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Dope [reviews]
No Regrets |Koch Records, 2009|

1. Flat Line, 2. 6-6-Sick, 3. Addiction, 4. No Regrets, 5. My Funeral, 6. We Are, 7. Dirty World, 8. Interlude, 9. Violence, 10. Best for Me, 11. Bloodless, 12. Scorn, 13. Rebel Yell (Billy Idol Cover), 14. I Don't Give a Fuck, 15. Die, Bom, Bang, Burn, Fuck, 16. Nothing for Me Here

Some reviewers categorize Dope ias the new wave of industrial metal music, but after comparing their music to nu metal songs I think there’s a spot for Dope along those lines. There are meaningful differences between these two styles, for instance, nu metal doesn’t use any mixtures of industrial samples appearing in the background, but its arrangements are based on the same set of instruments found as the basis of metal music. The only Dope music that resembles industrial metal are some tracks that utilize some speeches by George W. Bush and a few other American politicians caught in a soundbyte, along with some audio dialog samples from movies, similar what was commonly used by Ministry.

Other than that, Dope should be categorized and placed side by side with bands like Disturbed, Static-X or even Pantera. An Australian band known as Jerk may also be a good example for an industrial metal music representative, sounding probably as aggressive as Dope, however Jerk used nu metal influences with a multitude of industrial sounding samples.
I find the music of Dope to be very well composed, produced with satisfying metal guitar riffs, the use of "live" instruments, along with aggressive drumbeats and torn vocals.

No Regrets is definitely the heaviest Dope album since their debut album, Felons And Revolutionaries released in 1999. This album is very reminiscent of Pantera as I mentioned above, but Slayer can be referenced as well (in "We Are", "Violence", "6-6-Sick", "Best For Me" and "Scorn").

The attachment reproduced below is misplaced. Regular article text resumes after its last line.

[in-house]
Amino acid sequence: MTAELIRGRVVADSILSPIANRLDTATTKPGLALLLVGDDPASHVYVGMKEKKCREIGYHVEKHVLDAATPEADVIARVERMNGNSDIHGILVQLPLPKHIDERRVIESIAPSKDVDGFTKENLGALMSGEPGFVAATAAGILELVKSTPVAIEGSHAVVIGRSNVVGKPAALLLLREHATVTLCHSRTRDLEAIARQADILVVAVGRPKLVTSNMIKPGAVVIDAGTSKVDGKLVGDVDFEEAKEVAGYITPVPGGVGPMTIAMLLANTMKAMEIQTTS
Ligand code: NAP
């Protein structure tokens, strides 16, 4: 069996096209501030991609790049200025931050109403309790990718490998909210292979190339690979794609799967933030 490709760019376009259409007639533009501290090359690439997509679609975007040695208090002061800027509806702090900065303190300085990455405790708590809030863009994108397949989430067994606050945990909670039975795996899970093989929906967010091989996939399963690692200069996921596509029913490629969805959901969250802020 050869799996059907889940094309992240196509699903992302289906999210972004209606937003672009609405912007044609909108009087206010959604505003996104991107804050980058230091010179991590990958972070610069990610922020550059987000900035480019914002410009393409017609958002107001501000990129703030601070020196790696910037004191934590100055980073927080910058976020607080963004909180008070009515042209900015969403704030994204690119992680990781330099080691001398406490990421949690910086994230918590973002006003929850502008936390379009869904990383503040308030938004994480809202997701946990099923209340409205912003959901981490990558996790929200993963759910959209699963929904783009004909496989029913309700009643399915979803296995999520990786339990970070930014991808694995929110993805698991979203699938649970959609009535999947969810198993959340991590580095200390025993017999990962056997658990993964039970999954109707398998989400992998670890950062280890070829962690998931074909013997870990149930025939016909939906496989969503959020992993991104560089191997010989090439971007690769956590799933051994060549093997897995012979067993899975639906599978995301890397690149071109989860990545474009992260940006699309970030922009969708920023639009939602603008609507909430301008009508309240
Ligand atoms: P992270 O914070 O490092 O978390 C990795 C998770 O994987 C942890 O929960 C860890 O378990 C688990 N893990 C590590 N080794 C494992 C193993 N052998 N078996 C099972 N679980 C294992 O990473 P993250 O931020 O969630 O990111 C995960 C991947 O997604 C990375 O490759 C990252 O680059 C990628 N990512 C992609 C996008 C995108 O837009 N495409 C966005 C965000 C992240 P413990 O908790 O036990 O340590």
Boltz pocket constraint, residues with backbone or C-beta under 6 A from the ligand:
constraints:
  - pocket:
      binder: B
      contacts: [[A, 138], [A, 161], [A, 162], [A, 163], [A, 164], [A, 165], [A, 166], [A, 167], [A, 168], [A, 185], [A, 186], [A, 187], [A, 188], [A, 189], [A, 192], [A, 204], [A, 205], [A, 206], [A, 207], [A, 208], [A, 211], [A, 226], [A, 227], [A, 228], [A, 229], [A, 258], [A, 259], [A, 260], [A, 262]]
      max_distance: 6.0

I really liked the song "Addiction" with a special guest appearance by Zakk Wylde (Black Label Society, Ozzy Osbourne) as well as a very well done cover song of the famous "Rebel Yell" originally done by Billy Idol. This song wasn’t changed very much at all from it's original form, but many more dynamics and aggression were to be found in the new version. Edsel Dope’s voice perfectly matches Billy Idol's vocals. Is that a mix of both perhaps? However they made it, it came out very cool. This wasn’t the first cover song Dope has made, because "People Are People" (Depeche Mode) can be found on the American Apathy album released in 1995. "Die, Bom, Bang, Burn, Fuck" is kept in the classic style of Dope, but "Nothing For Me There" sounds definitely nu metal.

There have been plenty of musicians in the Dope line-up throughout the years, including former guitarist and bass player Tripp Eisen (1997-2000), who is now a 44 year old lover teenagers. He was in jail twice in 2005 for sexual intercourse with 14 year old girls, and again for violating the terms of his probation in 2008. Eisen also played guitar in Static-X along with Murderdolls for a short time.
Edsel Dope is the headmaster of the band, but his brother Simon Dope left the band in 2001.

This album should satisfy the listeners of heavier versions of the nu metal style, but probably offers little fun to fans of industrial rock and industrial metal music.

(Katarzyna 'NINa' Górnisiewicz, 07/22/2010. Proofreading: Scott M. Owens. Must not be used for promotional or commercial purposes. See a Legal Note for the copyrights below)

PS. The rating is based on a general overview of the music and production qualities, arrangements ideas, aggression level and so on. However, this rating shouldn’t be compared to the same scale given to other albums reviewed in this magazine that have qualified to be listed as industrial rock or industrial metal. (NINa, 07/22/10)

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